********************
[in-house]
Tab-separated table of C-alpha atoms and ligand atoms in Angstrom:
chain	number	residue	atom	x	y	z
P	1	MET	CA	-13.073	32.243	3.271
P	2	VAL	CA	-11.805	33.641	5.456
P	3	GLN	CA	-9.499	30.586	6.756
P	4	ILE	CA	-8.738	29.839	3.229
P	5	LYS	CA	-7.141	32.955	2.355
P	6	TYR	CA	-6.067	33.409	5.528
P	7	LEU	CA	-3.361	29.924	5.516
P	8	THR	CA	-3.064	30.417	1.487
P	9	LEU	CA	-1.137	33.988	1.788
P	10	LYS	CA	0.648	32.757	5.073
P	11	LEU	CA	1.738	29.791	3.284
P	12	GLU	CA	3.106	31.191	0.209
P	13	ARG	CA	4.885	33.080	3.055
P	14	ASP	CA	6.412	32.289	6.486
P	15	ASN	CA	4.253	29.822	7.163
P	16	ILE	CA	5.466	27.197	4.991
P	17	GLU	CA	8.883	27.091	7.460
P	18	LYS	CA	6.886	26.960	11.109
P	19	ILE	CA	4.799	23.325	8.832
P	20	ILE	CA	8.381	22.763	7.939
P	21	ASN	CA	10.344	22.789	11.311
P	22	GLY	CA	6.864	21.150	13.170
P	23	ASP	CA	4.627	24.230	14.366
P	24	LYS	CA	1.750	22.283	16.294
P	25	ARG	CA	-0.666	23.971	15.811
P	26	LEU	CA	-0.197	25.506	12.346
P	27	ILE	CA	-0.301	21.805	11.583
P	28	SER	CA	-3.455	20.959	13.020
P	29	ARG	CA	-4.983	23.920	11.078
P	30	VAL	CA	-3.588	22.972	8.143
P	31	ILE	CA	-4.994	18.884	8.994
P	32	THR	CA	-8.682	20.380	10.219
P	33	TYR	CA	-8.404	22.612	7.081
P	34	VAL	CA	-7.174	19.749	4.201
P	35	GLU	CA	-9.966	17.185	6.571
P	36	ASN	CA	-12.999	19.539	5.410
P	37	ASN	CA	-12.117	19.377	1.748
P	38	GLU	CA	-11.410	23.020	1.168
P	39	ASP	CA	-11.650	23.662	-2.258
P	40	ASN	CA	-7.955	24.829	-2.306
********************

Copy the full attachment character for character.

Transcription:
[in-house]
Tab-separated table of C-alpha atoms and ligand atoms in Angstrom:
chain	number	residue	atom	x	y	z
P	1	MET	CA	-13.073	32.243	3.271
P	2	VAL	CA	-11.805	33.641	5.456
P	3	GLN	CA	-9.499	30.586	6.756
P	4	ILE	CA	-8.738	29.839	3.229
P	5	LYS	CA	-7.141	32.955	2.355
P	6	TYR	CA	-6.067	33.409	5.528
P	7	LEU	CA	-3.361	29.924	5.516
P	8	THR	CA	-3.064	30.417	1.487
P	9	LEU	CA	-1.137	33.988	1.788
P	10	LYS	CA	0.648	32.757	5.073
P	11	LEU	CA	1.738	29.791	3.284
P	12	GLU	CA	3.106	31.191	0.209
P	13	ARG	CA	4.885	33.080	3.055
P	14	ASP	CA	6.412	32.289	6.486
P	15	ASN	CA	4.253	29.822	7.163
P	16	ILE	CA	5.466	27.197	4.991
P	17	GLU	CA	8.883	27.091	7.460
P	18	LYS	CA	6.886	26.960	11.109
P	19	ILE	CA	4.799	23.325	8.832
P	20	ILE	CA	8.381	22.763	7.939
P	21	ASN	CA	10.344	22.789	11.311
P	22	GLY	CA	6.864	21.150	13.170
P	23	ASP	CA	4.627	24.230	14.366
P	24	LYS	CA	1.750	22.283	16.294
P	25	ARG	CA	-0.666	23.971	15.811
P	26	LEU	CA	-0.197	25.506	12.346
P	27	ILE	CA	-0.301	21.805	11.583
P	28	SER	CA	-3.455	20.959	13.020
P	29	ARG	CA	-4.983	23.920	11.078
P	30	VAL	CA	-3.588	22.972	8.143
P	31	ILE	CA	-4.994	18.884	8.994
P	32	THR	CA	-8.682	20.380	10.219
P	33	TYR	CA	-8.404	22.612	7.081
P	34	VAL	CA	-7.174	19.749	4.201
P	35	GLU	CA	-9.966	17.185	6.571
P	36	ASN	CA	-12.999	19.539	5.410
P	37	ASN	CA	-12.117	19.377	1.748
P	38	GLU	CA	-11.410	23.020	1.168
P	39	ASP	CA	-11.650	23.662	-2.258
P	40	ASN	CA	-7.955	24.829	-2.306